16. ARTHRITIS, OSTEOPOROSIS, AND CHRONIC BACK CONDITIONS

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1 16. ARTHRITIS, OSTEOPOROSIS, AND CHRONIC BACK CONDITIONS Goal Reduce the impact of several major musculoskeletal conditions by reducing the occurrence, impairment, functional limitations, and limitation in social participation (i.e., disability) due to arthritis and other rheumatic conditions; reducing the prevalence of osteoporosis and resulting fractures by increasing calcium intake and counseling women and men about interventions to reduce the risk of disease; and reducing activity limitation due to chronic back conditions. Terminology Musculoskeletal conditions: Conditions affecting the skeleton, joints, muscles, and connective tissues of the body. Arthritis and other rheumatic conditions: Conditions affecting primarily the joints, tendons, bursa, ligaments, muscles, fascia, and other connective tissues of the body. Osteoporosis and other metabolic bone disease: Osteoporosis is characterized by a reduction of bone mass and a deterioration of the micro-architecture of the bone leading to bone fragility. The formal definition of osteoporosis by the World Health Organization (WHO) is based on the measurement of bone mineral density (BMD). Those with BMD values below 2.5 standard deviations of the reference BMD for young adults are said to have osteoporosis. Those with BMD values between 1 to 2.5 standard deviations below the reference have low bone mass, osteopenia. Chronic back conditions: include low back pain and other conditions affecting only the back. Disability: the reduction of a person s capacity to function in society. Overview An increasing number of older Americans have focused attention on preserving their quality of life, as well as the length of life. This has drawn attention to the prevention and treatment of conditions that are major causes of disability, although they do not usually cause death. The group of conditions that are the greatest causes of disability are 221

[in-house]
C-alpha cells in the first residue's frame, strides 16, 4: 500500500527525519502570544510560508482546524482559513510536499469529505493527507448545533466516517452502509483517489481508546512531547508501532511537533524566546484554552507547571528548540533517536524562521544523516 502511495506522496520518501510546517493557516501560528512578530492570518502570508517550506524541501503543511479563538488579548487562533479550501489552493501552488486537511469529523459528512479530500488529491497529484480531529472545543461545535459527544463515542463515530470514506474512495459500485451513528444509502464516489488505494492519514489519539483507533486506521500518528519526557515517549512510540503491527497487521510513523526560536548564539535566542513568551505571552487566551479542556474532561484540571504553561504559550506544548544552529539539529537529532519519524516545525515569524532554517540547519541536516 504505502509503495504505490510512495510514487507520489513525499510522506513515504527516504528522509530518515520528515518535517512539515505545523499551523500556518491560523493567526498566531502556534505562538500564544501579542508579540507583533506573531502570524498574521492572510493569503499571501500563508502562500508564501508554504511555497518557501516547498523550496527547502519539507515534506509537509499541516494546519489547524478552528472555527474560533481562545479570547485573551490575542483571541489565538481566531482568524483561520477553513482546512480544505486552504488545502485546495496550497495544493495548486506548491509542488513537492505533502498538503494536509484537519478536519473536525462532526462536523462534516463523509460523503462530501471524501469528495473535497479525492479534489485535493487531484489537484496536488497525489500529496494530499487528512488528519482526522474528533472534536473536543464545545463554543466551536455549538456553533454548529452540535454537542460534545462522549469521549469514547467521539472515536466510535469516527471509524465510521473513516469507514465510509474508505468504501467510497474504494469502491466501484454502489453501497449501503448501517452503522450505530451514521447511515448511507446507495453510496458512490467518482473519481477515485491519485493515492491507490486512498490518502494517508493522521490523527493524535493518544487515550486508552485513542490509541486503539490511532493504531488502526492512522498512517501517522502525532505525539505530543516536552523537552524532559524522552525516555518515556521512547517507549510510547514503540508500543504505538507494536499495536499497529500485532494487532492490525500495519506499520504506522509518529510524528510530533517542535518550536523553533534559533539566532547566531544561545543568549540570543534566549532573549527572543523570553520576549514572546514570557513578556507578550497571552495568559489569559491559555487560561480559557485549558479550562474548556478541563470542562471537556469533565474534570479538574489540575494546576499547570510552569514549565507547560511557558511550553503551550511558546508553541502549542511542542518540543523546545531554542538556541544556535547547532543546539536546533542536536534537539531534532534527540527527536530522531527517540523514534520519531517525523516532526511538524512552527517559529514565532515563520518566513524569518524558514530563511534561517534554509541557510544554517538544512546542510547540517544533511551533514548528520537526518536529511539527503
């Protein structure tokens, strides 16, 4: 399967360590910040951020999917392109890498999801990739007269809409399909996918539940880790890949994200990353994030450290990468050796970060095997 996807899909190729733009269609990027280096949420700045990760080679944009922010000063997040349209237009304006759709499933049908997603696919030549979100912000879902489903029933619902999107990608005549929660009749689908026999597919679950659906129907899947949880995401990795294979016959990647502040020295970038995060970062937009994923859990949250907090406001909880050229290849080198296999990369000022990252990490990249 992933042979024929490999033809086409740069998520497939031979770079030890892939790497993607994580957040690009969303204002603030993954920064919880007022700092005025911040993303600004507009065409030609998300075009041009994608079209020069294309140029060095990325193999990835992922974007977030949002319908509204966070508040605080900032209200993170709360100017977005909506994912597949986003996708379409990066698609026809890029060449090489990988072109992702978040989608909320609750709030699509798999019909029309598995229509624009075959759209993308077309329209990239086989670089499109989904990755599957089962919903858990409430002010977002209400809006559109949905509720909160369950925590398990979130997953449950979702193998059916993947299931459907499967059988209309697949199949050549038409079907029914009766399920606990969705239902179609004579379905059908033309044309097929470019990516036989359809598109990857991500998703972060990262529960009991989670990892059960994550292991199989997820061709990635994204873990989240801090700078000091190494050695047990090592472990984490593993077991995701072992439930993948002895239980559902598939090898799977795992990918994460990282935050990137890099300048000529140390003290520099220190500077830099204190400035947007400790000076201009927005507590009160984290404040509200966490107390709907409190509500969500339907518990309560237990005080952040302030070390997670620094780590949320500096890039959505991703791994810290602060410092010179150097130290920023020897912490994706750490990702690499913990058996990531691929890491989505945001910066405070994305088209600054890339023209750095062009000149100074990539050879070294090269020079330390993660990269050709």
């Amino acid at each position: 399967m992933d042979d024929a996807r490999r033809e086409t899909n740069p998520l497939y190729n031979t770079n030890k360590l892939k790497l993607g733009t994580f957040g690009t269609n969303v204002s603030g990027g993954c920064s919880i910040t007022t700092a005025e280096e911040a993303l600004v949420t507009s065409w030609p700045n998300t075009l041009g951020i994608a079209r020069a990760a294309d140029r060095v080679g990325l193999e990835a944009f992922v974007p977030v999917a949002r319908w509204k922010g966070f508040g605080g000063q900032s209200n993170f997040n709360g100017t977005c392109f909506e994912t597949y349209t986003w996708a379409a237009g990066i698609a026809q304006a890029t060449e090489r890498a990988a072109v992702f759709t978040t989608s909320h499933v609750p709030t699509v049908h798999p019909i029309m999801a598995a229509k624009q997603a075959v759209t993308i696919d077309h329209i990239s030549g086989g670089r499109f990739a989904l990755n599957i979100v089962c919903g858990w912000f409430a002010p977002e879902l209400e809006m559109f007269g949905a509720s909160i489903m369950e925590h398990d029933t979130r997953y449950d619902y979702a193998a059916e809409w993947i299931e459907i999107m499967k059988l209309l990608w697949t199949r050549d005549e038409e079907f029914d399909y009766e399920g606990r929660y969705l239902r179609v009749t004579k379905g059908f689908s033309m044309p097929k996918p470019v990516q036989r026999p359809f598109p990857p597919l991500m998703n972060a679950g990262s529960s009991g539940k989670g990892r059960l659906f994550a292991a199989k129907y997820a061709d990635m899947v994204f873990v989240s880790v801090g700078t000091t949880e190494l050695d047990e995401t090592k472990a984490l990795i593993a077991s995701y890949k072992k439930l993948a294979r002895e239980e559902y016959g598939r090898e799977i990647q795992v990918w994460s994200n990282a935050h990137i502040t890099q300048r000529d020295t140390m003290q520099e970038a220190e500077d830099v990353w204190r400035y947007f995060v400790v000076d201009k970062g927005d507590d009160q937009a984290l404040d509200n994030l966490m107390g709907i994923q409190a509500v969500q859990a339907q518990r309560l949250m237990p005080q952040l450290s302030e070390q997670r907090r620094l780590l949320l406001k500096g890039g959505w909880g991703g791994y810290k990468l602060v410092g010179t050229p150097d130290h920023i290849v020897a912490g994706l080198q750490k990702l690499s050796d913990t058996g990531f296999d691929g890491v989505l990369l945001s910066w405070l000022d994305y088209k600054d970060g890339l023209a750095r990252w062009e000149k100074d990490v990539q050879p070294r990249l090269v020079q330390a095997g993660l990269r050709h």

2 musculoskeletal conditions. Among these, arthritis, osteoporosis, and chronic back conditions have the greatest public health impact. Arthritis Arthritis currently affects more than 15 percent of the U.S. population (over 40 million Americans) and more than 20 percent of the adult population, making it one of the most prevalent conditions in the United States. There are several additional reasons why arthritis impacts health. First, It is the leading cause of disability and trails only heart disease as a primary cause of work disability. Second, quality of life measures are consistently worse for persons with arthritis, whether that measure is healthy days in the past 30 days, days without severe pain, ability days (i.e., days without activity limitations), or difficulty in performing personal care activities. Third, arthritis has a large economic impact, accounting for some $65 billion in medical care costs and lost productivity in This figure is 1.1 percent of the Gross National Product. Fourth, arthritis has an important negative effect on a person s mental health, as do all chronic pain conditions. Fifth, although death is not a frequent outcome of arthritis, people with certain forms of arthritis do have higher mortality rates. (Healthy People 2010, Draft) Arthritis and other rheumatic conditions affect one s quality of life in many ways and are key items of personal interest to those with these conditions. From a public health perspective, validated measures of health-related quality of life are essential for monitoring the impact of clinical and public health interventions. Difficulty coping, depression, anxiety, and low self-efficacy are recognized as major problems among persons with arthritis. Addressing these issues is especially important among persons with pain, and arthritis is a leading cause of chronic pain. Monitoring these mental health outcomes can help assess the success of applied interventions in Kentucky. Studies have shown that African Americans have much lower rates of total knee replacement than whites, even when adjusted for age, sex, and insurance coverage. 96 The reasons for this difference are not clear, but the effect is that many persons are not getting needed interventions to reduce pain and disability. This is one arthritis component of a more widespread problem of racial difference in medical care that cannot be easily explained by financial or access-to-care issues. It will require research into the causes of these differences and development of effective interventions. Early diagnosis and treatment have proven to reduce pain, slow progression, and reduce disability of rheumatoid arthritis. Yet, studies suggest that the median time to diagnosis for rheumatoid arthritis is eight months after symptom onset, and over one-third of patients are undiagnosed one year after symptom onset. An American College of Rheumatology consensus conference identified other systemic rheumatic diseases, such as lupus nephritis, myositis, Kawasaki diseases, and giant cell arthritis, as benefiting from early diagnosis and appropriate treatment. An objective focusing on these systemic 222